More recent investigations have studied the role of matrix metalloproteinase (MMP) activity in the pathophysiology of laminitis. It is not known which endotoxins are involved in releasing MMPs. It is known that MMPs play some part in allowing collagen fiber supporting the distal phalanx to stretch. During the peripartum period, hormones such as relaxin are generated. Correct management of nutrition around calving is critical. In early calving heifers, it is possible growth hormones could have a complicating role.
Whatever the biologic messengers, they appear to affect two different types of tissues: the papillary or solear dermis and the collagen fibers of the laminae. This results in two distinctly different pathologies. The first is disruption of normal keratogenesis, and the second, abnormal MMP activity, results in sinkage and/or rotation of the digit.
The pathophysiologic process associated with compromised horn production starts when vasoactive toxins or other biologic agents reach the corium. Arteriovenous shunts may be paralyzed, pressure inside the claw rises, and the walls of the vessels are damaged. Blood or blood fluids escape and soak into the claw horn, staining it either pink or yellow. Hemorrhagic staining of the horn tubules of the sole give a “brush mark” appearance. Mural thrombi form, reducing blood flow and causing oxygen deprivation and an insufficient nutrient supply to the keratin-producing cells. Thrombus formation is a characteristic feature of laminitis. The resulting horn is soft and prone to damage, infection, and scar formation.
The second pathophysiologic process involves MMP release and stretching of the collagen fibers of the suspensory apparatus of the digit. Collagen fibers originate in horny corrugations (lamellae) on the inner surface of the hoof wall and insert into those areas of the distal phalanx that have no periosteum. Thus, the pedal bone is "suspended" from the wall of the hoof. The lamellae are arranged to increase the surface area from which the fibers originate. The vascular tissue and germinal layer, the laminae, are interleafed between the lamellae. In areas of the wall and sole where there are no lamellae, the tissues of the dermis are referred to as corium. Whether laminitis is truly an inflammatory process could be questionable.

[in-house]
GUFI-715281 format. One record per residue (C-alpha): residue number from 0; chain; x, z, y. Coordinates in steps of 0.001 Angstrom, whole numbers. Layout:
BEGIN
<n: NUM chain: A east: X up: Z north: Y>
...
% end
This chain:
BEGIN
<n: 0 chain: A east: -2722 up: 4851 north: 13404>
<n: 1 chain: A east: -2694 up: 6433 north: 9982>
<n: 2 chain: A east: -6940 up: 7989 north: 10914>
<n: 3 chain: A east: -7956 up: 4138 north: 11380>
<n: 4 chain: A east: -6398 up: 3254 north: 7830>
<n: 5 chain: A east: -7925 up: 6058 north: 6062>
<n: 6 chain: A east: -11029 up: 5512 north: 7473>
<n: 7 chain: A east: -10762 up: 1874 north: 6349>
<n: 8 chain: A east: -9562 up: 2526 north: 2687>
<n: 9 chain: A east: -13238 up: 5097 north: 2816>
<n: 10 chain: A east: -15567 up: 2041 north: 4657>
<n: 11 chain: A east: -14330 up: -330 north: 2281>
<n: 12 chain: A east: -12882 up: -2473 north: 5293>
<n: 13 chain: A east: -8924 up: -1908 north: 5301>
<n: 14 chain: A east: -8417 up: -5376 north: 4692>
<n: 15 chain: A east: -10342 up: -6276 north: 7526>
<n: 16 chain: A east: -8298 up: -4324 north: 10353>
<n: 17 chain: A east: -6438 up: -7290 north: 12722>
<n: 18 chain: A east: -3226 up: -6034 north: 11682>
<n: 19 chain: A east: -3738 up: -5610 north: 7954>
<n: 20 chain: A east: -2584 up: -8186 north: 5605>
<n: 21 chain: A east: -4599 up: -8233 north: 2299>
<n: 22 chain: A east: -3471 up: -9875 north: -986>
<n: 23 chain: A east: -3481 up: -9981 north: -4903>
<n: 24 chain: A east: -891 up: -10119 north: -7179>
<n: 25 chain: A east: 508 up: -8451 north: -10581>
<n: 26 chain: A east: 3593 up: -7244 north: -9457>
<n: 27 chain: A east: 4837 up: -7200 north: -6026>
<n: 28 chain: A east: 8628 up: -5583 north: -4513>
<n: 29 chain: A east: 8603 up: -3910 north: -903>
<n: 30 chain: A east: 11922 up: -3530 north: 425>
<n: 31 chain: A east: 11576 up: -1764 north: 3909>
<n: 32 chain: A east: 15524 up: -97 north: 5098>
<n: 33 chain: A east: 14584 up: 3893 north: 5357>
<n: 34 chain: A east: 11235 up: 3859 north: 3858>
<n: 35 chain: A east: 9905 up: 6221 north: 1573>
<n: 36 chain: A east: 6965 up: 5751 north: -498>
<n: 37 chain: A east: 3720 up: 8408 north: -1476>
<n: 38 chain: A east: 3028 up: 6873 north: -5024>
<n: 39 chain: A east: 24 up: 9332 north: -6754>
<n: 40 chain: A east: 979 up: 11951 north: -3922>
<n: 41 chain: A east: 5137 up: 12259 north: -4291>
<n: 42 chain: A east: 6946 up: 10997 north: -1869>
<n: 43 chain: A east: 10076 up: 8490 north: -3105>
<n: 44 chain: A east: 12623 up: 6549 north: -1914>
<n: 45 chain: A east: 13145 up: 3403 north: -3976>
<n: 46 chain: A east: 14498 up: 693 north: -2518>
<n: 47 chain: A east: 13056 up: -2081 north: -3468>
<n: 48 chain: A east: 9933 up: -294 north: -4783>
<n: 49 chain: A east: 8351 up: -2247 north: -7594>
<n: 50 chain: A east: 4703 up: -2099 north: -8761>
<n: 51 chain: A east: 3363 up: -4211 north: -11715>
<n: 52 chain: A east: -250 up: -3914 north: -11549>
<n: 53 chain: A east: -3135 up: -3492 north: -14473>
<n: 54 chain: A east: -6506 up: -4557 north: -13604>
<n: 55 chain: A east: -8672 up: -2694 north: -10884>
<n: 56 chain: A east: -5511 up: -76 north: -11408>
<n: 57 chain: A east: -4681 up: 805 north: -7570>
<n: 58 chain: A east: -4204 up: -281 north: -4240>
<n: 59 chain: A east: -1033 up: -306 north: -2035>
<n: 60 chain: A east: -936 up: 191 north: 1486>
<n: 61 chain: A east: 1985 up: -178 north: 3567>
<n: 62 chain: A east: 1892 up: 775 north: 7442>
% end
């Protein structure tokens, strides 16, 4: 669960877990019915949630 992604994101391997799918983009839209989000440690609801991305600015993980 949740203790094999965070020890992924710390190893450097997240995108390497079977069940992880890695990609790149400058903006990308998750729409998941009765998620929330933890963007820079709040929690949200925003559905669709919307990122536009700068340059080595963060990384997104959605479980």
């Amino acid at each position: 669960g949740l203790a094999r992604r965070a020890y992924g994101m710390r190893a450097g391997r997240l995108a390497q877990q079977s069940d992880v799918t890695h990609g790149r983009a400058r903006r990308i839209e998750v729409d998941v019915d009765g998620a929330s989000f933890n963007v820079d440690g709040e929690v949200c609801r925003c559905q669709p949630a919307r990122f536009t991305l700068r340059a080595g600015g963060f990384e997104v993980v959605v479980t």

As the collagen fibers stretch, the pedal bone is displaced. Occasionally, the pedal bone will rotate and the apex of the bone will prolapse through the apex of the sole. Perhaps more frequently, the whole bone will “sink,” causing the space between the flexor process and the sole of the claw to narrow and increasing the possibility of a sole ulcer developing.
Frequently, young animals appear to recover from laminitis. This may be because new blood vessels develop to form collateral circulation and take over the function of those that have been damaged. Nevertheless, each time an animal has a bout of laminitis, more scar tissue is formed and the animal is less able to recover from the next insult.
Treatment and Control
Treatment for subclinical laminitis is impractical, because diagnosis in an individual animal is not possible at the time of the causative insult(s).
Controlling subclinical laminitis (see Laminitis in Cattle) in a high-production, intensively managed dairy herd requires a systematic epidemiologic study.
Last full review/revision September 2015 by Paul R. Greenough, FRCVS